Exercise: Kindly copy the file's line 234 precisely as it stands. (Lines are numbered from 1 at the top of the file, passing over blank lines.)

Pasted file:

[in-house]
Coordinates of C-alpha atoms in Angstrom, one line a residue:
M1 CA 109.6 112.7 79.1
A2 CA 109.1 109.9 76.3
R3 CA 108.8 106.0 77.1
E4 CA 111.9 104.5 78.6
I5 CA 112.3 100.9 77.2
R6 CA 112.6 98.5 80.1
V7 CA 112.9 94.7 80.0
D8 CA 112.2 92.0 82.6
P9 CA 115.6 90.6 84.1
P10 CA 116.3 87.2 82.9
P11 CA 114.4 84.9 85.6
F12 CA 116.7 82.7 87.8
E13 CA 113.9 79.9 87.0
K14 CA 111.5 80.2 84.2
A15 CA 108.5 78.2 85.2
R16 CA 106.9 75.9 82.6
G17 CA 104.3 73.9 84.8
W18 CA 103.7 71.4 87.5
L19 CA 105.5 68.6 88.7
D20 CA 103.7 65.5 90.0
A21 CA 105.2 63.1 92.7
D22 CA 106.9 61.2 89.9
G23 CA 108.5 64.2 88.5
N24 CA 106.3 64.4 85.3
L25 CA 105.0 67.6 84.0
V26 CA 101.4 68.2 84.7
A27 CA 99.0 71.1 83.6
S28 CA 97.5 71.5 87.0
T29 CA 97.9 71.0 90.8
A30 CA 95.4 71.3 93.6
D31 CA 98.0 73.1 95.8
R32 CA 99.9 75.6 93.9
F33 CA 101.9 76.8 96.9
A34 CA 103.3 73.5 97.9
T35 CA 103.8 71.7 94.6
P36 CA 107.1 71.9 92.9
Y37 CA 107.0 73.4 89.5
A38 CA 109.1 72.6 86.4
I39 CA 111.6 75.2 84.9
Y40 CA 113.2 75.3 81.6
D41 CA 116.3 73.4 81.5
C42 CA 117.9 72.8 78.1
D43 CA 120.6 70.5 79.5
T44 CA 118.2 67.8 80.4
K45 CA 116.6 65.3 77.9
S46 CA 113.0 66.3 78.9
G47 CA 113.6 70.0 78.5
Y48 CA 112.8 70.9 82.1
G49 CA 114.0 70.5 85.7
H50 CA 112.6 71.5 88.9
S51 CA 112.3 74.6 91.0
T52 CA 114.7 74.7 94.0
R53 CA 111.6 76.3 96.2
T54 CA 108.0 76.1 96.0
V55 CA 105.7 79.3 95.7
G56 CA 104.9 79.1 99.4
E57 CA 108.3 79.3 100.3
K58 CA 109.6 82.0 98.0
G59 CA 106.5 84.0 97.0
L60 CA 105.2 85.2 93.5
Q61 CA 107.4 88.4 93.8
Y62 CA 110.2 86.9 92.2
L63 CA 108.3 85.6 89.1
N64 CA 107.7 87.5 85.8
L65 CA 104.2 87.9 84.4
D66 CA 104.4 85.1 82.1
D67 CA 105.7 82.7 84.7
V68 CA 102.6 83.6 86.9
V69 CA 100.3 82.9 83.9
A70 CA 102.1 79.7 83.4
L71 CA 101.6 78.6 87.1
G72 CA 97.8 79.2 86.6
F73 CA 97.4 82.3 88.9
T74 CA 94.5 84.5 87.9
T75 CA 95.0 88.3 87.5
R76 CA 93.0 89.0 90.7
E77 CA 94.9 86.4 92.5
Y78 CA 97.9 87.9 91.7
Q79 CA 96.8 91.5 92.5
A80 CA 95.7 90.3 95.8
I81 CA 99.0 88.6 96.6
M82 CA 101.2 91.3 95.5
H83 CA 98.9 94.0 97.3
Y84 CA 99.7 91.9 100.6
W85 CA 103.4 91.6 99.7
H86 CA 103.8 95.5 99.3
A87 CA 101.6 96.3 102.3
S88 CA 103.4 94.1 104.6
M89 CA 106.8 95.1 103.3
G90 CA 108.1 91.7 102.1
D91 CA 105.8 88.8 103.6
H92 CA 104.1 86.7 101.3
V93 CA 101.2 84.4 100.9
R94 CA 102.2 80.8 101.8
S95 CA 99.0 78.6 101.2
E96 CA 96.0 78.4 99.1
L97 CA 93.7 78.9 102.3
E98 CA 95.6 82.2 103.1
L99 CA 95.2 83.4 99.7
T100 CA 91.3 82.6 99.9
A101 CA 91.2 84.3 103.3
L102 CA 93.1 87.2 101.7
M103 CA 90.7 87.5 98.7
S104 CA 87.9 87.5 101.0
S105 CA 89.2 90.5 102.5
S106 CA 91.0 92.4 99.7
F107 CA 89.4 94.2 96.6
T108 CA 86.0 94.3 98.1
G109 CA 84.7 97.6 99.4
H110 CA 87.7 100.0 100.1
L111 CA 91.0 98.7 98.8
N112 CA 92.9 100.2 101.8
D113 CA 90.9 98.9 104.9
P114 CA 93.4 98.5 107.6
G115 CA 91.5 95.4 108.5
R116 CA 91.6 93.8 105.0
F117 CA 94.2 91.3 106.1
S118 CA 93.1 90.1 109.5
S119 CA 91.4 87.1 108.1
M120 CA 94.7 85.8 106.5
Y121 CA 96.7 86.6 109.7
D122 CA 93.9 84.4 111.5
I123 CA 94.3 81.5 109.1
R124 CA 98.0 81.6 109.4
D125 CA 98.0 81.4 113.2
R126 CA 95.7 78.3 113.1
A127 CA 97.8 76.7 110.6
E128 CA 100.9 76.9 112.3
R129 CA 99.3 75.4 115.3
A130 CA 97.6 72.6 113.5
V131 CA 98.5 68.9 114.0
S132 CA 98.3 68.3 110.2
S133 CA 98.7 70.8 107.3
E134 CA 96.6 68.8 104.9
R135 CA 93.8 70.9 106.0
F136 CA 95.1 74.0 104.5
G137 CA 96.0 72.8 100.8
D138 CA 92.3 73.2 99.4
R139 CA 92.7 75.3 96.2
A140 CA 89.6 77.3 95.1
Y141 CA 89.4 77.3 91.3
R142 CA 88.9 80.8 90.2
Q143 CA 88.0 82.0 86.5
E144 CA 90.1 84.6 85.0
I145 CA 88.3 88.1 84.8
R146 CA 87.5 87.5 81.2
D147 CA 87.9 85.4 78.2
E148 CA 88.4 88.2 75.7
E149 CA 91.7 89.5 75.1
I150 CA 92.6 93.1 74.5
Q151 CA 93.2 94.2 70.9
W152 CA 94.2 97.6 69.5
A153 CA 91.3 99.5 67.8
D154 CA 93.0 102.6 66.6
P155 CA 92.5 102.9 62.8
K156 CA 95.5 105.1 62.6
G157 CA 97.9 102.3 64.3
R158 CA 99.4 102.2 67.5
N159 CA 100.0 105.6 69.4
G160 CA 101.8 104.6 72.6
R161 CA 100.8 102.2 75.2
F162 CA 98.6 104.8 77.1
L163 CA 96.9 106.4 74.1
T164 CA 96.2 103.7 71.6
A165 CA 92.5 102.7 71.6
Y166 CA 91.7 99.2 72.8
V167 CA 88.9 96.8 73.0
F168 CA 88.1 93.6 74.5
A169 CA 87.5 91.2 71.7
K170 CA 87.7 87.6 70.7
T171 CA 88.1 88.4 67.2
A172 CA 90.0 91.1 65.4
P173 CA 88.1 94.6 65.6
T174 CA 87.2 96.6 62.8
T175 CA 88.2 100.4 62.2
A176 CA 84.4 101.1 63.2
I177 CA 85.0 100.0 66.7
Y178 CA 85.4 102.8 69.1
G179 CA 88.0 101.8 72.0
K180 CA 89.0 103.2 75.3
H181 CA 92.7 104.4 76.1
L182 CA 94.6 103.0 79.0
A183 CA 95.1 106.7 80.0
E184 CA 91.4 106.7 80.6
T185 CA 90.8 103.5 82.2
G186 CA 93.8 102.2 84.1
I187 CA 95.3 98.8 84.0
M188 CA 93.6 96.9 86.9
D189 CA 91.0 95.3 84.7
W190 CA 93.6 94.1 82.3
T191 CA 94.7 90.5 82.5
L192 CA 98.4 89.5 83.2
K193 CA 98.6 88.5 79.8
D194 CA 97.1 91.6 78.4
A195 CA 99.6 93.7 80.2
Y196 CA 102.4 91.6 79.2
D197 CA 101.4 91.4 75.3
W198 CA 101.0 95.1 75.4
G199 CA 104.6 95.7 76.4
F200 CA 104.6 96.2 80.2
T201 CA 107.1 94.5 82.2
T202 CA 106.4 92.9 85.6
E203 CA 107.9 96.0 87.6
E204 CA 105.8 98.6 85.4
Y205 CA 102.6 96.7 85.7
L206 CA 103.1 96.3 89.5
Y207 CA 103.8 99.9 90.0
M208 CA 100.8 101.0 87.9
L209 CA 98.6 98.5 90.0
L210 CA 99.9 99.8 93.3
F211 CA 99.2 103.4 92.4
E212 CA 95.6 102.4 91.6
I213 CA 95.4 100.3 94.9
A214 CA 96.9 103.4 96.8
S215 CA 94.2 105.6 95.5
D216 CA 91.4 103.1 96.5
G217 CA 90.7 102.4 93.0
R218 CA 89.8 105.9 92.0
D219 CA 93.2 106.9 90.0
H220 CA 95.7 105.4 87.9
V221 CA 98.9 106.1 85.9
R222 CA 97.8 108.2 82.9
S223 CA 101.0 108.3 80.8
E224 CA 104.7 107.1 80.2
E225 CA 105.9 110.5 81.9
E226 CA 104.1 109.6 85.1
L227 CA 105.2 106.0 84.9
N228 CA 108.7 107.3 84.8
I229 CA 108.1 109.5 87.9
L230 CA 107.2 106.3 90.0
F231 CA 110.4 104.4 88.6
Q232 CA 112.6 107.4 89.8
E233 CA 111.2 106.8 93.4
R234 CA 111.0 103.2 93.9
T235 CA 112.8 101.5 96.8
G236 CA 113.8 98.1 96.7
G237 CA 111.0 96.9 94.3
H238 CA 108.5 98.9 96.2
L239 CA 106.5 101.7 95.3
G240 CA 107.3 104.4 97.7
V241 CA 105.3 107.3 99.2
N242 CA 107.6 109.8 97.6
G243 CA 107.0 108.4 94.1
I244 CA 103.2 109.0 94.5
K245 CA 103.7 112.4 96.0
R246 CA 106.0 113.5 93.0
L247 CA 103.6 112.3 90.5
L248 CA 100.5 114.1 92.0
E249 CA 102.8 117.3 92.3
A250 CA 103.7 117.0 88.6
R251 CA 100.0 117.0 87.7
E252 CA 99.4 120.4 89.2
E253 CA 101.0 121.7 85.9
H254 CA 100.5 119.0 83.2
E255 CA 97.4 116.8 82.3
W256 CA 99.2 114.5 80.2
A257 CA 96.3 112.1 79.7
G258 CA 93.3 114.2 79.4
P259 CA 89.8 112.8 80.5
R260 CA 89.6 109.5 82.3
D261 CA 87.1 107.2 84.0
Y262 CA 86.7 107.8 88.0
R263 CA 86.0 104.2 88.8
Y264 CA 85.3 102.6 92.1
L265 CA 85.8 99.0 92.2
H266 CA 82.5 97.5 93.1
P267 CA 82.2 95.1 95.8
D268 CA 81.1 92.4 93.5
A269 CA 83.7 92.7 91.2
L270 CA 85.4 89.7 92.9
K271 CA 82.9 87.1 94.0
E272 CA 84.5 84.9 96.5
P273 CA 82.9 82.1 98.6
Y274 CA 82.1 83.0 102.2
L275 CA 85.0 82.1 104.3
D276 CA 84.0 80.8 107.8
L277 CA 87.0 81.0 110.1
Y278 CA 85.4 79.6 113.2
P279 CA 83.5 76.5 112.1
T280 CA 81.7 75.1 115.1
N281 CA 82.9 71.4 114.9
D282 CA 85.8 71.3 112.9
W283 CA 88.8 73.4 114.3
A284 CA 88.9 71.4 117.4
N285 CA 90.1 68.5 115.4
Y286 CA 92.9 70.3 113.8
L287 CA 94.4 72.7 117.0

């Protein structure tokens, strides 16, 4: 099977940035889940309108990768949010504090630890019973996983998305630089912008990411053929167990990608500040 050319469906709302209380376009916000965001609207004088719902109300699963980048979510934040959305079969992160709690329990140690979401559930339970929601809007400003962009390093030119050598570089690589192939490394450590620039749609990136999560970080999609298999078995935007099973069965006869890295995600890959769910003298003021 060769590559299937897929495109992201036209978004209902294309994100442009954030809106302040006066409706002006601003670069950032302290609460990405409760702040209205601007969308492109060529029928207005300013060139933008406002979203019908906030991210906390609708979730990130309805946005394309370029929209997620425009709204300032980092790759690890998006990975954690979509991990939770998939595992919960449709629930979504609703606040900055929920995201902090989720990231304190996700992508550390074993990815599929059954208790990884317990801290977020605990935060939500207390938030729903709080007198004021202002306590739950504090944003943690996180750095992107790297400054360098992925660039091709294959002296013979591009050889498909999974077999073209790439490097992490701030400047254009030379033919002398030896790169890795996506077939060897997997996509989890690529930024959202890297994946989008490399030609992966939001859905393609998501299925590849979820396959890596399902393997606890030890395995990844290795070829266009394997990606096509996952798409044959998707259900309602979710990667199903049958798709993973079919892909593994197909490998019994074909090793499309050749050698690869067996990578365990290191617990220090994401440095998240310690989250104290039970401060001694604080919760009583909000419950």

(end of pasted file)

Q232 CA 112.6 107.4 89.8